Also: I know that even if there aren't enough of us to make a difference now, that may change in the future. Money is the most powerful way of influencing a company. If there is ever to be enough of us to influence their behaviour, then the movement has to start somewhere and with some people.

              We've also got some big players on our team now, including Valve. Valve love Open Source platforms. In the future, they might make quite a dent and they will likely be doing it with Intel or AMD, not NVIDIA.

              Comment


              • #8
                Originally posted by schmidtbag View Post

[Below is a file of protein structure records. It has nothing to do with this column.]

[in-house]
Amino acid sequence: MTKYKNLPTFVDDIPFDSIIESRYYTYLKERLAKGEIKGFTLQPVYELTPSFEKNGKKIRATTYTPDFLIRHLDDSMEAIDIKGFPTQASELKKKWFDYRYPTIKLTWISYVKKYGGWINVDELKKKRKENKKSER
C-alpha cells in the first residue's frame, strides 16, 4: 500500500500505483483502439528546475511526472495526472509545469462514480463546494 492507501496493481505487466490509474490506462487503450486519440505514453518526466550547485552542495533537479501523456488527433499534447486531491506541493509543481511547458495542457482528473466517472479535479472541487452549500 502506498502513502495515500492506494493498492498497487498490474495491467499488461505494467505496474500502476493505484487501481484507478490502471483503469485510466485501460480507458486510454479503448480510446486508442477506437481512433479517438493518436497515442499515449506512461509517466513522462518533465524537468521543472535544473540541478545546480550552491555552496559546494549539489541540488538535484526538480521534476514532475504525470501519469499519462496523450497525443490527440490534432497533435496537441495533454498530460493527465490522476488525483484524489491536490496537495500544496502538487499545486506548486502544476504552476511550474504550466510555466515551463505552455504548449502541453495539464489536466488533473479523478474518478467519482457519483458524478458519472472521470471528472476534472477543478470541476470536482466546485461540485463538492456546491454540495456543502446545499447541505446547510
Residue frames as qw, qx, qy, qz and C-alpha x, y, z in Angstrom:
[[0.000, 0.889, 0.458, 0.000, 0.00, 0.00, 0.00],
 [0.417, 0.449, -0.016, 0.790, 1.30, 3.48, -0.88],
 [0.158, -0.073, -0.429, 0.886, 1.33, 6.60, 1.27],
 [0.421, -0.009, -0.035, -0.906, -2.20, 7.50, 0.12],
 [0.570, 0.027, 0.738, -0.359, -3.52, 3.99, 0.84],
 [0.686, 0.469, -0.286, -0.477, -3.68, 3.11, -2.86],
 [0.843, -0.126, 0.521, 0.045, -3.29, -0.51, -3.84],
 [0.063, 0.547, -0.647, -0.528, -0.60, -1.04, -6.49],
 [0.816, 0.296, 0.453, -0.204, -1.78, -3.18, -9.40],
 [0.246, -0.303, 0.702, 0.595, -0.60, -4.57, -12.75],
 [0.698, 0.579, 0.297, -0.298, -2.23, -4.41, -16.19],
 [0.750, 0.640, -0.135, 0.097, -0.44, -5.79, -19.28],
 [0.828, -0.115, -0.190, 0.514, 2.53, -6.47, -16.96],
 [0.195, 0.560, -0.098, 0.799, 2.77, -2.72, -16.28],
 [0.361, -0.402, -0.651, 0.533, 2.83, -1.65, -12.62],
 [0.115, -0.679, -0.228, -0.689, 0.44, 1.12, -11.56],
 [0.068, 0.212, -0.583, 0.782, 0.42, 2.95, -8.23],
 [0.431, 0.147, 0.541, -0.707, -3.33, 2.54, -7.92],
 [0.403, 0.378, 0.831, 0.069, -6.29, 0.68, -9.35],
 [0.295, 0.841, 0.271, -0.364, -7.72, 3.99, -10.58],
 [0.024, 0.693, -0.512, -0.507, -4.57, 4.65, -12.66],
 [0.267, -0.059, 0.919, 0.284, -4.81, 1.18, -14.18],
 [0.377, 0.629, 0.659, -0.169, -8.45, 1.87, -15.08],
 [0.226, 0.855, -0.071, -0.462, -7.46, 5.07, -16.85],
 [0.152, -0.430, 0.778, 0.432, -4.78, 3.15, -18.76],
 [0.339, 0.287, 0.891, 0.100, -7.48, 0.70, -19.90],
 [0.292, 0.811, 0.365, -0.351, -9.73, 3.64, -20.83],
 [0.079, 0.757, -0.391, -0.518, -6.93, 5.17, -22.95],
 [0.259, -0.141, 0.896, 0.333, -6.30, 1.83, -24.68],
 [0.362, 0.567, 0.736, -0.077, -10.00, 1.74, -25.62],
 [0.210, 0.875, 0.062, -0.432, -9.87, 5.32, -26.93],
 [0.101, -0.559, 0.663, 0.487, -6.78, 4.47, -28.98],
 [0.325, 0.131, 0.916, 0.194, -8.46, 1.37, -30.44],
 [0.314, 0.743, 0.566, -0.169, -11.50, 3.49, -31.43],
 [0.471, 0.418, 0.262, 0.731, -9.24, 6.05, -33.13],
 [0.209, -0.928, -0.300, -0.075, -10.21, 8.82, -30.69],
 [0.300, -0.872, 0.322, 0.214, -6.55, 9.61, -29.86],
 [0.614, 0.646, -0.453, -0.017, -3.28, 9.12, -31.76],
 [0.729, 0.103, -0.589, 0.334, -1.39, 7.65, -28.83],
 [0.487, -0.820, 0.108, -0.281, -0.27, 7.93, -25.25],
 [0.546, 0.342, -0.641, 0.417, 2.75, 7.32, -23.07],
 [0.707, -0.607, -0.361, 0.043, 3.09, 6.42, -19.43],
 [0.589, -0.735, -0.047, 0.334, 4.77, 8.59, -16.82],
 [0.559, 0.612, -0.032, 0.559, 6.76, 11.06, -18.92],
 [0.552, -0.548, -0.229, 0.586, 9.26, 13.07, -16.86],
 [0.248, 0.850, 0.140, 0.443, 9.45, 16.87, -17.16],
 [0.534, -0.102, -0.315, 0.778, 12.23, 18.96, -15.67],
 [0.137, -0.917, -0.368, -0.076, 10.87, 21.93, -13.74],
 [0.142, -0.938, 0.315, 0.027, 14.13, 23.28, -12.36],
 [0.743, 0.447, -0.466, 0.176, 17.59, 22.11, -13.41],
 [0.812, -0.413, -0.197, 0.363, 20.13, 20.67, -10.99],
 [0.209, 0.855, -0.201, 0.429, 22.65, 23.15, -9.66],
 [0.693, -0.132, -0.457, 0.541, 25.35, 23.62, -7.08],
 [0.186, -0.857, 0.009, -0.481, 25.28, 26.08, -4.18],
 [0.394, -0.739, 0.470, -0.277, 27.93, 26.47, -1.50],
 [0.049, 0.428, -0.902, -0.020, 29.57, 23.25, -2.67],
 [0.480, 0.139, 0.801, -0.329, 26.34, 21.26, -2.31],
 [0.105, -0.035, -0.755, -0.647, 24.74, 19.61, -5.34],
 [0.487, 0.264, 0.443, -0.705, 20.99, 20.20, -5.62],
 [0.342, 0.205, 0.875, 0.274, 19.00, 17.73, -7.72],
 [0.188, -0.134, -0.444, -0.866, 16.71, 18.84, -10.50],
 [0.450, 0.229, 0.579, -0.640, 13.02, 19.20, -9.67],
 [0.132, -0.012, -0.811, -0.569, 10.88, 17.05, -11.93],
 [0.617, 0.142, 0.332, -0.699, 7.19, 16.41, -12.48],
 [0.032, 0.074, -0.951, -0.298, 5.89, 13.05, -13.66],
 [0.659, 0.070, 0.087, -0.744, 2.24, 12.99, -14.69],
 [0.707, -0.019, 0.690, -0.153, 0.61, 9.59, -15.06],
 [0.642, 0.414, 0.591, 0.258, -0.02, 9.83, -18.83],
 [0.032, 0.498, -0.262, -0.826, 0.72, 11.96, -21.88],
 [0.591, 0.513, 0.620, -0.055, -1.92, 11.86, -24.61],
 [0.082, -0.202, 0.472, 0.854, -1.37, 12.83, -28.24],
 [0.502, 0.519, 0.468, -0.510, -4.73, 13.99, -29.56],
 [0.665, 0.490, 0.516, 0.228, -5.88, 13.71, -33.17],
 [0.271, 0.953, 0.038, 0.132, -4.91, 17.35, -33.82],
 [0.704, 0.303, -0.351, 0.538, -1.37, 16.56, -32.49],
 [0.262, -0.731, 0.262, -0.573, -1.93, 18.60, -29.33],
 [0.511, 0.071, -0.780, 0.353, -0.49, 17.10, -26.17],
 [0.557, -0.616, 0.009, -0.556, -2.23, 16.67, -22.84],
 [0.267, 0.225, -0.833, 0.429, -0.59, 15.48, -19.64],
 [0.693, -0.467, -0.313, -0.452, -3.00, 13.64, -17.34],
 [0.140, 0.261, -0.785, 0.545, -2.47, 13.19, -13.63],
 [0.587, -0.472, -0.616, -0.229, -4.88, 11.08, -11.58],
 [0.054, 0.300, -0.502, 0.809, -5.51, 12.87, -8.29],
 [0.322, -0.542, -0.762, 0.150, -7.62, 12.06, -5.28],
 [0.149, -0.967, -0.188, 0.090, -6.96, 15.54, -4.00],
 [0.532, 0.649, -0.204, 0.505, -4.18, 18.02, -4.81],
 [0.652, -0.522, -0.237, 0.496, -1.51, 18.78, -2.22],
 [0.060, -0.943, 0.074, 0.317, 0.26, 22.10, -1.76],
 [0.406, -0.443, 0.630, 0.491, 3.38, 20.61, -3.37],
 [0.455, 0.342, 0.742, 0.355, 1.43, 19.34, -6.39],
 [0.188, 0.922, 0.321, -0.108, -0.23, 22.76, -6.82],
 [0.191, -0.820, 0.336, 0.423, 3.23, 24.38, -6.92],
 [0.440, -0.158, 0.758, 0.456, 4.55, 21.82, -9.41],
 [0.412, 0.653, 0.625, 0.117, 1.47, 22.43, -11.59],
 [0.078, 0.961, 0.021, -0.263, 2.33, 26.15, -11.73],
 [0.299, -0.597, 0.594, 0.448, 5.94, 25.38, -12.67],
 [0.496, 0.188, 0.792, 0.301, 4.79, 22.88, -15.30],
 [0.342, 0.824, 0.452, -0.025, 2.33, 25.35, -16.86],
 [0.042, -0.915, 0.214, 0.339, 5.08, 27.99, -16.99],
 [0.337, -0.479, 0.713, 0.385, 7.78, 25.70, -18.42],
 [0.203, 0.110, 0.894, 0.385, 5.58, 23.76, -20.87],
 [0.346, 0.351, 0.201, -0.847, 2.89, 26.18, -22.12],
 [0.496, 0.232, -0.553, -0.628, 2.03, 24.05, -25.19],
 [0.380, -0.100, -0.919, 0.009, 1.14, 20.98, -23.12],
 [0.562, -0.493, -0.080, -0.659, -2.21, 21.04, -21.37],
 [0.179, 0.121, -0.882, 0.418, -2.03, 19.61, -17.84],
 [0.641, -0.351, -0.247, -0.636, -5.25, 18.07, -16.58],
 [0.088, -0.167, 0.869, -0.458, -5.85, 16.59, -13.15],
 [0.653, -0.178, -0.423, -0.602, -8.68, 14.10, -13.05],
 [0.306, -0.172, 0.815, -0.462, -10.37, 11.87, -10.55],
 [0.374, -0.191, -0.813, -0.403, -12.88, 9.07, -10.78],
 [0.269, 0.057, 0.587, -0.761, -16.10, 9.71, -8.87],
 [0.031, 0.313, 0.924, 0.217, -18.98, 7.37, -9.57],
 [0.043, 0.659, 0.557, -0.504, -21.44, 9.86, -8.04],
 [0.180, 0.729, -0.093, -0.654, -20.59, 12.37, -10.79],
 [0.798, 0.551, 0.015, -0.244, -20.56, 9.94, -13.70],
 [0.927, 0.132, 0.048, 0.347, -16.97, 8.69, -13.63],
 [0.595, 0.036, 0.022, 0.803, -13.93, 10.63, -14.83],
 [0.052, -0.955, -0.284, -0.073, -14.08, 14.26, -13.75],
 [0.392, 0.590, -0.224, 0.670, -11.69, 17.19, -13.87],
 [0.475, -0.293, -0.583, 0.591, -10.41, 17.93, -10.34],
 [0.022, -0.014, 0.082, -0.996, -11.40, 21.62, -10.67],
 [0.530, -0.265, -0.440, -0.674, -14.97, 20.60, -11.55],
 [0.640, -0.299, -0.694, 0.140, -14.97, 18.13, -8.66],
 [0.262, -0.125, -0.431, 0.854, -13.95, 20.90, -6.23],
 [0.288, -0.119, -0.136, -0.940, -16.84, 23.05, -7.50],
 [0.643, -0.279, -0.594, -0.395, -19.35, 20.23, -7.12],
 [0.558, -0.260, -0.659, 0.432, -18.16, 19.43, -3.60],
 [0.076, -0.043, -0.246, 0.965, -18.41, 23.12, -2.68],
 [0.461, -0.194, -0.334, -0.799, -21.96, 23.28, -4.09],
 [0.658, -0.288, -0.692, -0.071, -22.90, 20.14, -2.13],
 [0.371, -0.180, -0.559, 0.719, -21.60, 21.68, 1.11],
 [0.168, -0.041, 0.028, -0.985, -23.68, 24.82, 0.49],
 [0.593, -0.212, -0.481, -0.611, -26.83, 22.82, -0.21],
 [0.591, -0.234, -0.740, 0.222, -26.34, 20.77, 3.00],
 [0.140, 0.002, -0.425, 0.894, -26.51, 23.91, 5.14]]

Although I agree with the premise of your point, even if every single person who also agreed were to boycott Nvidia for the sake of "legally-unencumbered signed firmware", that isn't going to do anything at all to change Nvidia's ways. The vast majority of Linux users with Nvidia hardware care about the performance and features more than how open-source friendly it is (remember, a lot of those Quadros and Teslas are used in servers, where they don't typically care if something is open source). I'm sure the people who meet your demographic make up a fraction of a percent of their annual sales. I'm sure raytracing's underwhelming performance would have a greater impact on their sales.

                I don't mean to be a pessimist, but rather, I'm suggesting something else needs to be done. Unfortunately, as long as AMD's hardware doesn't catch up in performance, I'm not sure there's any effective way to make them change.